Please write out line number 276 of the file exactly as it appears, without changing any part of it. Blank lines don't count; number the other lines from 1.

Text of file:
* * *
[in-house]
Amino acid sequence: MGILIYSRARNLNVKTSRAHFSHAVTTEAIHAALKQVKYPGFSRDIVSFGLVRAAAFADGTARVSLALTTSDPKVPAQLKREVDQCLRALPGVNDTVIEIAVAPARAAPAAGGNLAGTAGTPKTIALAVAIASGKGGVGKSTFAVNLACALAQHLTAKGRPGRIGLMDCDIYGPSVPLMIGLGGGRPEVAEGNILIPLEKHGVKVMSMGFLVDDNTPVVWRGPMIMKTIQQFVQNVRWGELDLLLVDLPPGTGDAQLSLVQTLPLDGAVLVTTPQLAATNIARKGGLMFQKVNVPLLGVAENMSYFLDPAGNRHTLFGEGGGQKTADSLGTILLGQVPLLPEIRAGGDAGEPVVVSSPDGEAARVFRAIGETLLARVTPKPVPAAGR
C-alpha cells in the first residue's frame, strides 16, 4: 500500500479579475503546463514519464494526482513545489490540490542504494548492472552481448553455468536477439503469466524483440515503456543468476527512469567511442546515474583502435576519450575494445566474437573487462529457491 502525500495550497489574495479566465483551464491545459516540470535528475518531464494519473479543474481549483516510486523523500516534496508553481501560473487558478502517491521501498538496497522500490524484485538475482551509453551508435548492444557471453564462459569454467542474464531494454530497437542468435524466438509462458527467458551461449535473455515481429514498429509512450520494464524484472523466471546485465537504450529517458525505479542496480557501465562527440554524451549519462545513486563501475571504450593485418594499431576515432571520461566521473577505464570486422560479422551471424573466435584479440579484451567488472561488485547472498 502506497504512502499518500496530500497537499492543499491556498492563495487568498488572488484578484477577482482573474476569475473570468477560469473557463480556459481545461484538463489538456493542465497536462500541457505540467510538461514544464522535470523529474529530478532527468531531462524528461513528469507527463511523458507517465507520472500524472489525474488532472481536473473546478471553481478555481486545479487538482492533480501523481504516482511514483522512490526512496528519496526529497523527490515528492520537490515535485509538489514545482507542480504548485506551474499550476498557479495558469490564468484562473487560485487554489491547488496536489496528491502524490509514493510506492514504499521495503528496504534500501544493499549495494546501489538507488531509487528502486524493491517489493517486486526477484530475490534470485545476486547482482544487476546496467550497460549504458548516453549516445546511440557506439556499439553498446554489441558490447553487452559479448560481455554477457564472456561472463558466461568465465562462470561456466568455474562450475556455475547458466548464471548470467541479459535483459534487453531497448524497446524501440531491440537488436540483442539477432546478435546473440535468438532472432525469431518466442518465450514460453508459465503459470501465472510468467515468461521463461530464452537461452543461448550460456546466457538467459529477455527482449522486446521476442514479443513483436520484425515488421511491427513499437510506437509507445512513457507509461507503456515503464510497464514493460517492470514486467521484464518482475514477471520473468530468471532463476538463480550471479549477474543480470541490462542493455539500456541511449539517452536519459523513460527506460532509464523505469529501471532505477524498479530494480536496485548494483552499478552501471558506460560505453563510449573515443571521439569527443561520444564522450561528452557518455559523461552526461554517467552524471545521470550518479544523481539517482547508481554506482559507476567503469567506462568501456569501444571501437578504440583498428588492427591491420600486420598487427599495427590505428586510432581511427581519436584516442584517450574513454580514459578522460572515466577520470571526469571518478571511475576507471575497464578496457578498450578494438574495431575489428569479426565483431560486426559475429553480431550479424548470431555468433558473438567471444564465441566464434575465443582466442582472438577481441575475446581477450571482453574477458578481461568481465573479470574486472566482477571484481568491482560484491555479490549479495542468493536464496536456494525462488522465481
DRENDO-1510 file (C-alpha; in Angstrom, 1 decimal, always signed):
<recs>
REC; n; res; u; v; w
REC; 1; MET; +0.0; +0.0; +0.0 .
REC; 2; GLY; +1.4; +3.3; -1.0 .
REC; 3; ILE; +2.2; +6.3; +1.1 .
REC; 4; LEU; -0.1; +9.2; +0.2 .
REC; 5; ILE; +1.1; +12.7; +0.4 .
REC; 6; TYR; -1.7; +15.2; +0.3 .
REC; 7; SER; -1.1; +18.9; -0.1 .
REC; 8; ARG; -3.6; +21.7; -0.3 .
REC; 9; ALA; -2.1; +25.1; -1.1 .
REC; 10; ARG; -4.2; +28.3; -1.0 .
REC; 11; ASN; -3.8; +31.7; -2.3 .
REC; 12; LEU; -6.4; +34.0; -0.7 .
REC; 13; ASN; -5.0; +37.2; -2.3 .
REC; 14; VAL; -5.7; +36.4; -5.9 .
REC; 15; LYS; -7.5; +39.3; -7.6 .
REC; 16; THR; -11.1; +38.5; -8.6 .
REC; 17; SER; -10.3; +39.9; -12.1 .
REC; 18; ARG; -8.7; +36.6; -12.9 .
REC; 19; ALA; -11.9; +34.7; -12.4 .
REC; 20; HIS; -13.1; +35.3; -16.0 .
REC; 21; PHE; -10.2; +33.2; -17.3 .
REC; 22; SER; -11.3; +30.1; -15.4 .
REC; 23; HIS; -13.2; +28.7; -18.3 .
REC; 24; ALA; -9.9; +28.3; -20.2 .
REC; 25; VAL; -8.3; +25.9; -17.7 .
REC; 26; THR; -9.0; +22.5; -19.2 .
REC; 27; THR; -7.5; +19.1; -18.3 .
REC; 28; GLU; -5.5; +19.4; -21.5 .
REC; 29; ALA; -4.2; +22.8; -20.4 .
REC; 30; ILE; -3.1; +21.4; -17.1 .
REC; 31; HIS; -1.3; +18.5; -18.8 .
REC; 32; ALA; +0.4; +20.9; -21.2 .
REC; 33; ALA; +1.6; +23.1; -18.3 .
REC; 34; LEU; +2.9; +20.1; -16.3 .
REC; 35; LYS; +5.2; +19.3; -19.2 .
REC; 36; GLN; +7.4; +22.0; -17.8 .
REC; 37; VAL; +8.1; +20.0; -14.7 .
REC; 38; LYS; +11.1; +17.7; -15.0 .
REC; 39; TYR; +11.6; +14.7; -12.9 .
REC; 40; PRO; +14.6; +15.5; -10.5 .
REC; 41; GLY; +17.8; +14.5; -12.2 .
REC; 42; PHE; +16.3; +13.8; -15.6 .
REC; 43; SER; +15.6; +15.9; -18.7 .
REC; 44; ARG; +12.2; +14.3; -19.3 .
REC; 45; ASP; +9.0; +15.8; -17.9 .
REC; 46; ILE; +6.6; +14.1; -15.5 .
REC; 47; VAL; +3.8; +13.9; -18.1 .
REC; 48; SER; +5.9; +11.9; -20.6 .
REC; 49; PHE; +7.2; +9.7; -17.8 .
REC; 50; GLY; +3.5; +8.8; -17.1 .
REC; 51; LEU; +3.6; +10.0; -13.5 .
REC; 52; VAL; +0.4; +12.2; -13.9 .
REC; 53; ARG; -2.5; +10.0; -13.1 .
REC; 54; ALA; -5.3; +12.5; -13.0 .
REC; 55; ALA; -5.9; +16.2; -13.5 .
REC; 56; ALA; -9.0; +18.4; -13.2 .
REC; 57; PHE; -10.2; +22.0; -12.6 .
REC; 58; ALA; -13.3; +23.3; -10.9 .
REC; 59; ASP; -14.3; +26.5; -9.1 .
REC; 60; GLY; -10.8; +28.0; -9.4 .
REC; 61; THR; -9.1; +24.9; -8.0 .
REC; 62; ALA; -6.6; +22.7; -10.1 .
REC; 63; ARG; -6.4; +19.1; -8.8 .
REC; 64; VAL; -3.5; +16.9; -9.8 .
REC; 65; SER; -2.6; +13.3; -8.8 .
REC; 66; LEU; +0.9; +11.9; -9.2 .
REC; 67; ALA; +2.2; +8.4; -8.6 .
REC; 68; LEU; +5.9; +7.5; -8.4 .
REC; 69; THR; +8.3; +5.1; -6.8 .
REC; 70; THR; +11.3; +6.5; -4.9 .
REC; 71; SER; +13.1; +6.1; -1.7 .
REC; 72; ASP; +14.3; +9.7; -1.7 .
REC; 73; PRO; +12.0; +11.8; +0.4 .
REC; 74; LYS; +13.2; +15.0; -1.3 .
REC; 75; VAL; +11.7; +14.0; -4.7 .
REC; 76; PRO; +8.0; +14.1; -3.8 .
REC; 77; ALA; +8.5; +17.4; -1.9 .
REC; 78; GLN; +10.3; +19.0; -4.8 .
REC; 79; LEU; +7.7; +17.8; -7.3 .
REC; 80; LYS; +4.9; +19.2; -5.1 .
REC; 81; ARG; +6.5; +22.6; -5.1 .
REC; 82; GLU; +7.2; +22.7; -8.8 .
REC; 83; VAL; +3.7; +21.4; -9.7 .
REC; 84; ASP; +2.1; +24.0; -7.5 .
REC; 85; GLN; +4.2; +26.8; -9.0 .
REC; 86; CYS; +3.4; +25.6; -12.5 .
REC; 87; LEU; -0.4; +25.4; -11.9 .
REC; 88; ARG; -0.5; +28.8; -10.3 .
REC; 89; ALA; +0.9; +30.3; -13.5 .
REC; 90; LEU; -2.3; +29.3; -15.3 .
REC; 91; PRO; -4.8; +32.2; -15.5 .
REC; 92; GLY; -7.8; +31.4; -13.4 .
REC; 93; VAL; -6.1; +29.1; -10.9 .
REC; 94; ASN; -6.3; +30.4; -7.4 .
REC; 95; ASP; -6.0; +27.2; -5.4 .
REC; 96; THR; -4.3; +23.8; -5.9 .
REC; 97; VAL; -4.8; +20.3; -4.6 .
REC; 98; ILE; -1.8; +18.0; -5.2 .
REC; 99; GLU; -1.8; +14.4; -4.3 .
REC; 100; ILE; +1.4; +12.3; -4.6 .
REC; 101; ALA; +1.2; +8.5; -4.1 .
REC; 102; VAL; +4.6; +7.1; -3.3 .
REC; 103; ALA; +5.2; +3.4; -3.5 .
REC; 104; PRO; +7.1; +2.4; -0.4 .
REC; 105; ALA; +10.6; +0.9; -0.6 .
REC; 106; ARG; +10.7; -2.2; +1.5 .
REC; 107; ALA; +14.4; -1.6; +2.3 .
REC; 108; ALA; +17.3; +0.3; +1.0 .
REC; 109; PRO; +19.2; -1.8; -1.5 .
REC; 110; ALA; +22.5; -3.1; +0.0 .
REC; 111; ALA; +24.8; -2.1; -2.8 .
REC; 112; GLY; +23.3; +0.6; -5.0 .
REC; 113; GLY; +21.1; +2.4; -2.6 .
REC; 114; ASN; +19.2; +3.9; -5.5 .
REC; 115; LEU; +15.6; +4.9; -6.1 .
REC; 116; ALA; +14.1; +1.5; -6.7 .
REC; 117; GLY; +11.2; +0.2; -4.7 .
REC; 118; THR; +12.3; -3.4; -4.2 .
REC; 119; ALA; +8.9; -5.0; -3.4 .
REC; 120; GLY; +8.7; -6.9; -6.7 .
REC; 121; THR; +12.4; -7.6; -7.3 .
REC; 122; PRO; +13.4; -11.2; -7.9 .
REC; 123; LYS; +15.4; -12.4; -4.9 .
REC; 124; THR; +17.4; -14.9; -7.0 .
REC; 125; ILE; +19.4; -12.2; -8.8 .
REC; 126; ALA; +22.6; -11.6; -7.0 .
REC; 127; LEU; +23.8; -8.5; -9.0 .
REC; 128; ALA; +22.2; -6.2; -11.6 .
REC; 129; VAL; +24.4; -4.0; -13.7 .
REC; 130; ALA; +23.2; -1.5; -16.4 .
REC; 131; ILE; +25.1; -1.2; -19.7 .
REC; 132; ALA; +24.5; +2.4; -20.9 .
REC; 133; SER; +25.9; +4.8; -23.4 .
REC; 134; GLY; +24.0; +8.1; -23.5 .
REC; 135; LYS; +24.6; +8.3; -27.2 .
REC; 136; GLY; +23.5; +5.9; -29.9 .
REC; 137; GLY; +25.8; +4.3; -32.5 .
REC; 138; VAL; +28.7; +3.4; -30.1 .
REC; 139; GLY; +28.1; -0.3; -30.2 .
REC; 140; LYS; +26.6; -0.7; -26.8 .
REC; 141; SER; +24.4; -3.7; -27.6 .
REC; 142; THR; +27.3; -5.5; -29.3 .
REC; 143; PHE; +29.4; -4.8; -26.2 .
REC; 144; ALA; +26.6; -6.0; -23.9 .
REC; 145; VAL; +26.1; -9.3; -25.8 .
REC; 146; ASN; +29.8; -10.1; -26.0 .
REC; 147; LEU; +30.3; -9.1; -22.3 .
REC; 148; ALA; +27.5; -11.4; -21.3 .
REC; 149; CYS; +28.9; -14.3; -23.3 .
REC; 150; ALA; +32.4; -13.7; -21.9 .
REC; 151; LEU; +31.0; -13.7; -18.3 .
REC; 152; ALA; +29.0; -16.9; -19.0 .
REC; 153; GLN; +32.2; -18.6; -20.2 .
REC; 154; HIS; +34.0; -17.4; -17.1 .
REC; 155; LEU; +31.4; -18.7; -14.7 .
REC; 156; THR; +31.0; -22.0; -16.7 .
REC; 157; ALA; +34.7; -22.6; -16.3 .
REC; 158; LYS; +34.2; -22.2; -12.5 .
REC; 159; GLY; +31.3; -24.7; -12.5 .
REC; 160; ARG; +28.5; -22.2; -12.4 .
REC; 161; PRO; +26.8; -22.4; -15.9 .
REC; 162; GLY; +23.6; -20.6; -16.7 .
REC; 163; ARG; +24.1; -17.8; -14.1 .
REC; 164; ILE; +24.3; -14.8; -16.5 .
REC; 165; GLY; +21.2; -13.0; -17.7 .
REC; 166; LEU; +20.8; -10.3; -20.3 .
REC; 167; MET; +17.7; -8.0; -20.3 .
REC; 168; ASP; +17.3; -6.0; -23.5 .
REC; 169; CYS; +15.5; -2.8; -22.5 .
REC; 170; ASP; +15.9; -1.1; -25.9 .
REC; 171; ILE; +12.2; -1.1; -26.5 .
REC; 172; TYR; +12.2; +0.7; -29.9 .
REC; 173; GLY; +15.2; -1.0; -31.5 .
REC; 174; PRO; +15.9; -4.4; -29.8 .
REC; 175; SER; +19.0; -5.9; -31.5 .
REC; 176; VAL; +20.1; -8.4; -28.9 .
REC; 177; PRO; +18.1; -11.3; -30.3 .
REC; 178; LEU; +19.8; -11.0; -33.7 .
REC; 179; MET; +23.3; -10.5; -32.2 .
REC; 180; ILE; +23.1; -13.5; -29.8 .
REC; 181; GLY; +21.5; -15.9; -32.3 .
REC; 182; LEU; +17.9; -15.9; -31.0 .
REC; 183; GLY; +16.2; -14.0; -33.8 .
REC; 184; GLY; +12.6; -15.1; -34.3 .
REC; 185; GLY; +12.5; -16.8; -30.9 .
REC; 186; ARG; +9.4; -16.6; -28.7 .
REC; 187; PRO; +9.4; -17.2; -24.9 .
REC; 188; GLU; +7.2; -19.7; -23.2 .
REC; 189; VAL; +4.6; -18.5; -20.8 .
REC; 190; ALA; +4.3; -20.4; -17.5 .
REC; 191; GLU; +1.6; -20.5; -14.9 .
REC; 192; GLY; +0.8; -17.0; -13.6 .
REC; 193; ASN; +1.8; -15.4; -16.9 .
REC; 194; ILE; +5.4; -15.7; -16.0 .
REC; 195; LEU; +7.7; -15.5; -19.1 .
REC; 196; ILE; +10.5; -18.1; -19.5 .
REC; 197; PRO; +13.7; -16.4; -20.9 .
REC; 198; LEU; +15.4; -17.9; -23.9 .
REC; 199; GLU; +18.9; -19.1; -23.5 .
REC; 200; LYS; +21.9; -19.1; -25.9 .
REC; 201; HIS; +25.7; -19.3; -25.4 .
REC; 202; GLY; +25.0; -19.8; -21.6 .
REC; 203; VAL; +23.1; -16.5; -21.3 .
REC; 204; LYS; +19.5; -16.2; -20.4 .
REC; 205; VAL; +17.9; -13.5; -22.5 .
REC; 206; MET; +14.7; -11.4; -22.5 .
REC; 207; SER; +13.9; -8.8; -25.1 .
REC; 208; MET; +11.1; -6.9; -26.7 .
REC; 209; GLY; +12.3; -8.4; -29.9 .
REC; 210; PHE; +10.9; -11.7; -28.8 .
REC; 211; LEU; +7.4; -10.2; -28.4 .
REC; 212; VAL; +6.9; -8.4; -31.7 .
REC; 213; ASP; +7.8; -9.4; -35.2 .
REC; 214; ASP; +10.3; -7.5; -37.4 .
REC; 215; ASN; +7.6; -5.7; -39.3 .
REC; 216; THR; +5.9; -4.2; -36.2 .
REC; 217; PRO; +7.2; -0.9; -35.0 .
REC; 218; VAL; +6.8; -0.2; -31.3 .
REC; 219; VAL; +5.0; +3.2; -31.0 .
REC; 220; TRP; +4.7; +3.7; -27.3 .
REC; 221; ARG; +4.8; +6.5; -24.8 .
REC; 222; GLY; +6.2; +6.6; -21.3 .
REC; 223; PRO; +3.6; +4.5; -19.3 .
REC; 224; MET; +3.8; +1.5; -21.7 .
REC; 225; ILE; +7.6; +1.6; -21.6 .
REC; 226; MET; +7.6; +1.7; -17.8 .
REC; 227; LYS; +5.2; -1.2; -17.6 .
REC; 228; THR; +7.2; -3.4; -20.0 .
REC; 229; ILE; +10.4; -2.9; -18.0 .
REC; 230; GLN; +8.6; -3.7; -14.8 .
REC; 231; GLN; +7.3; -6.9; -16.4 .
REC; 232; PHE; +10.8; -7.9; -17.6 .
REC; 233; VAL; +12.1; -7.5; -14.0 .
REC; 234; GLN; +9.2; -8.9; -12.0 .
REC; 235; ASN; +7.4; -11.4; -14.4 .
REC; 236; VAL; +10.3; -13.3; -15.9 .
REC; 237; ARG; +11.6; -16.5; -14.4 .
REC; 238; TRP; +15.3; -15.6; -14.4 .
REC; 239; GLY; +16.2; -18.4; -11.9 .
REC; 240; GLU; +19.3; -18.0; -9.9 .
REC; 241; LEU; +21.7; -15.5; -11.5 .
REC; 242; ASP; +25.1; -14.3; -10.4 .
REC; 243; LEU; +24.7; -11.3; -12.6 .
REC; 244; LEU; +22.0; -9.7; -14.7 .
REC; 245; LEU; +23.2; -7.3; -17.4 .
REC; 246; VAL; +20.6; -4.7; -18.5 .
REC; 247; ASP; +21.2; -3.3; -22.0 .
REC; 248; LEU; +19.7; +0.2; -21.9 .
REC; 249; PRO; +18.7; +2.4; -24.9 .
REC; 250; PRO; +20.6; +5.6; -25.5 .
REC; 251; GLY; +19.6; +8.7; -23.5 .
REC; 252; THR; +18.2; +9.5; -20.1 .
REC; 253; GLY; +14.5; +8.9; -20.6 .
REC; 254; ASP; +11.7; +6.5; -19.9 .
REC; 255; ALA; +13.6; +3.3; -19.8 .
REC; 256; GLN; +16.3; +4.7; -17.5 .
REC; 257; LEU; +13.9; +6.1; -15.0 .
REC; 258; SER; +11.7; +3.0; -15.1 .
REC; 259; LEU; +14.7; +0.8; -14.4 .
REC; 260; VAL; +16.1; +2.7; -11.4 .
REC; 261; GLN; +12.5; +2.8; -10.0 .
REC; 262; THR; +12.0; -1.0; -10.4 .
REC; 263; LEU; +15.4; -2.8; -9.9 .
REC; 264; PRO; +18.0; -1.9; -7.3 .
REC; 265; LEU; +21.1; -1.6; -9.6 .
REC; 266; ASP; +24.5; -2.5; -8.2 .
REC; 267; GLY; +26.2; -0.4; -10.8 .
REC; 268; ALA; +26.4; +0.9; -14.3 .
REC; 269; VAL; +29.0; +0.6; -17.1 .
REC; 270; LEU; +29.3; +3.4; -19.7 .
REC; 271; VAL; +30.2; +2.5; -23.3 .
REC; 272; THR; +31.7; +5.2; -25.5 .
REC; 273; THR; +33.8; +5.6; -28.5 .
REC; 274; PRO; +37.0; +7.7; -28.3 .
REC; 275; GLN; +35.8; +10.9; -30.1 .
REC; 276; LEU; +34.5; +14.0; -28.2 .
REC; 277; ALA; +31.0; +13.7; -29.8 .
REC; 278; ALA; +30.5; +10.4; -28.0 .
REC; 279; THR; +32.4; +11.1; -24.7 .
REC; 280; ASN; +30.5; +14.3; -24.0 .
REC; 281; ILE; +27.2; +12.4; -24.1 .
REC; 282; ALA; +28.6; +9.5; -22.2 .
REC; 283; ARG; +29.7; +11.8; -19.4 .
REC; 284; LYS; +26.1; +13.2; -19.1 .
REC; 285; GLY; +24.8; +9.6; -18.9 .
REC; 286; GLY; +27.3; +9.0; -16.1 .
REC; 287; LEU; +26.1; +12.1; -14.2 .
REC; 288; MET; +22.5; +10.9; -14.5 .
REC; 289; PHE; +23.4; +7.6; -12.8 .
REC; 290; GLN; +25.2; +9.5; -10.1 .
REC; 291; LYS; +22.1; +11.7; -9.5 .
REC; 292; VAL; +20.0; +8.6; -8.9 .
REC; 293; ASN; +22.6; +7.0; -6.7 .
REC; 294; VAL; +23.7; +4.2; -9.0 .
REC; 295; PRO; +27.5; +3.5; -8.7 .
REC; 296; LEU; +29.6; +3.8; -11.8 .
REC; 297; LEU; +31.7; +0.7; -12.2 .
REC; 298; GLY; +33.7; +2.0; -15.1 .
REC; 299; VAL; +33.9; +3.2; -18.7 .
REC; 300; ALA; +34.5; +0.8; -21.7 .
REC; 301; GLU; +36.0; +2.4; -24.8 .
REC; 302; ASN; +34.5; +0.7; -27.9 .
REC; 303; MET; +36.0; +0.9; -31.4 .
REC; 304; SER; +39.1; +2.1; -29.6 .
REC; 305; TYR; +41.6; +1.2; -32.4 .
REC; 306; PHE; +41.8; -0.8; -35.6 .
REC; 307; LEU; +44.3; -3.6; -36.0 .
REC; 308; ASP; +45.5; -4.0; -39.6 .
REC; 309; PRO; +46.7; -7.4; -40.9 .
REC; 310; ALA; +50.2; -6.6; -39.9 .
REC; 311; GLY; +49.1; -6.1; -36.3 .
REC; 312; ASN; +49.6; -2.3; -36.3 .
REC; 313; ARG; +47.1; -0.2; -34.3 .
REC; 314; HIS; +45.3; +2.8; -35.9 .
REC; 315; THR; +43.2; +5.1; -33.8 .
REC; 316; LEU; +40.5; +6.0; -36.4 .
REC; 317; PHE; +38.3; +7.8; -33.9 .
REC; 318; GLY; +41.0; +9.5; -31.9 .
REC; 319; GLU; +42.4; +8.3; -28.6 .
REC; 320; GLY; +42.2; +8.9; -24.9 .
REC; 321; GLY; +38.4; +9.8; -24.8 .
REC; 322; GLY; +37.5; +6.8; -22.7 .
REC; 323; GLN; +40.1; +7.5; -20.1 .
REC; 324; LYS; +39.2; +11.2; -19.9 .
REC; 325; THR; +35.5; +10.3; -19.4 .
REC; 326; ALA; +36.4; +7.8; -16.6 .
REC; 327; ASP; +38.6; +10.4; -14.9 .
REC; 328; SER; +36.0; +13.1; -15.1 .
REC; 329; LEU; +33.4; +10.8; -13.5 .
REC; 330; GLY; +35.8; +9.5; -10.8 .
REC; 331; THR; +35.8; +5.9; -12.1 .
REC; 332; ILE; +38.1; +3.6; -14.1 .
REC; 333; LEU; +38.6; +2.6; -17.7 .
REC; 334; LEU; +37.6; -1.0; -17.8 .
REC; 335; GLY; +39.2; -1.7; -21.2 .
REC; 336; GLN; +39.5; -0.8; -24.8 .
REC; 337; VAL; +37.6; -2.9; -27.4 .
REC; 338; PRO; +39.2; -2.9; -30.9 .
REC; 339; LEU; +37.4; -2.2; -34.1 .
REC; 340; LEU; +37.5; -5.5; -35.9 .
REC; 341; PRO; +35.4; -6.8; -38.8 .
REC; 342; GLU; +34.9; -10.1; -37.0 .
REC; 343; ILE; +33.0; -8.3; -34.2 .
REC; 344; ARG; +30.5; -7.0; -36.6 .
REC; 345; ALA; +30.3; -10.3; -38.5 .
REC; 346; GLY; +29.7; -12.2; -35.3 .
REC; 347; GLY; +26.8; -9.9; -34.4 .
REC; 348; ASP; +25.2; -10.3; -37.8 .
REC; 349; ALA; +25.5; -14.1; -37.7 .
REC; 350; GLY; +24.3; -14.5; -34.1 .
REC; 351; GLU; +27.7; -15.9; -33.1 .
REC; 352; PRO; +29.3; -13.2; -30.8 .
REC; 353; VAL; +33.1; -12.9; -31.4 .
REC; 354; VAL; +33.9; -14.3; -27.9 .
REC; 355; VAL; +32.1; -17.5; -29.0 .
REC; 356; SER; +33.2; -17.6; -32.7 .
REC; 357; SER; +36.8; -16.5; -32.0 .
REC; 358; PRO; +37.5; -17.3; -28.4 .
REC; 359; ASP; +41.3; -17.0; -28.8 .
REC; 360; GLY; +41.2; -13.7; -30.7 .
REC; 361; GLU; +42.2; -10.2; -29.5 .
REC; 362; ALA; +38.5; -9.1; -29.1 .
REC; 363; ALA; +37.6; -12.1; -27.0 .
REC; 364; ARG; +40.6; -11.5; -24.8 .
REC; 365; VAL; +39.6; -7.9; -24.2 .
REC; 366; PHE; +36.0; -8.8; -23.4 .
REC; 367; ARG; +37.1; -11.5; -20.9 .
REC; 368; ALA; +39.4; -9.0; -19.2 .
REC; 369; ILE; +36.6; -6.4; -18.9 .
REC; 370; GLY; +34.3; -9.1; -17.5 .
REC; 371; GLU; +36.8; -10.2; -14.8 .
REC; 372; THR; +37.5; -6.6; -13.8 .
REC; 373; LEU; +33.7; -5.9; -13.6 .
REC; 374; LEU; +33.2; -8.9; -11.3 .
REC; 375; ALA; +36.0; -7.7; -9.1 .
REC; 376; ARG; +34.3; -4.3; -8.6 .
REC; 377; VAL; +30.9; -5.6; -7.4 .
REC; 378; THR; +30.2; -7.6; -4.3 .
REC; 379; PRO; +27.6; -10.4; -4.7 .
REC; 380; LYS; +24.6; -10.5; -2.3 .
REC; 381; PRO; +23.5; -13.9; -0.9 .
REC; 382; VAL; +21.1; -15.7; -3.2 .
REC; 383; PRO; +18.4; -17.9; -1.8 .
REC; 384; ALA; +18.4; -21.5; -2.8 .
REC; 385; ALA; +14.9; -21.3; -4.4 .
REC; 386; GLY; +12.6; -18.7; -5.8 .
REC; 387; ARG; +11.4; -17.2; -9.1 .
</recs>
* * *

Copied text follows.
REC; 270; LEU; +29.3; +3.4; -19.7 .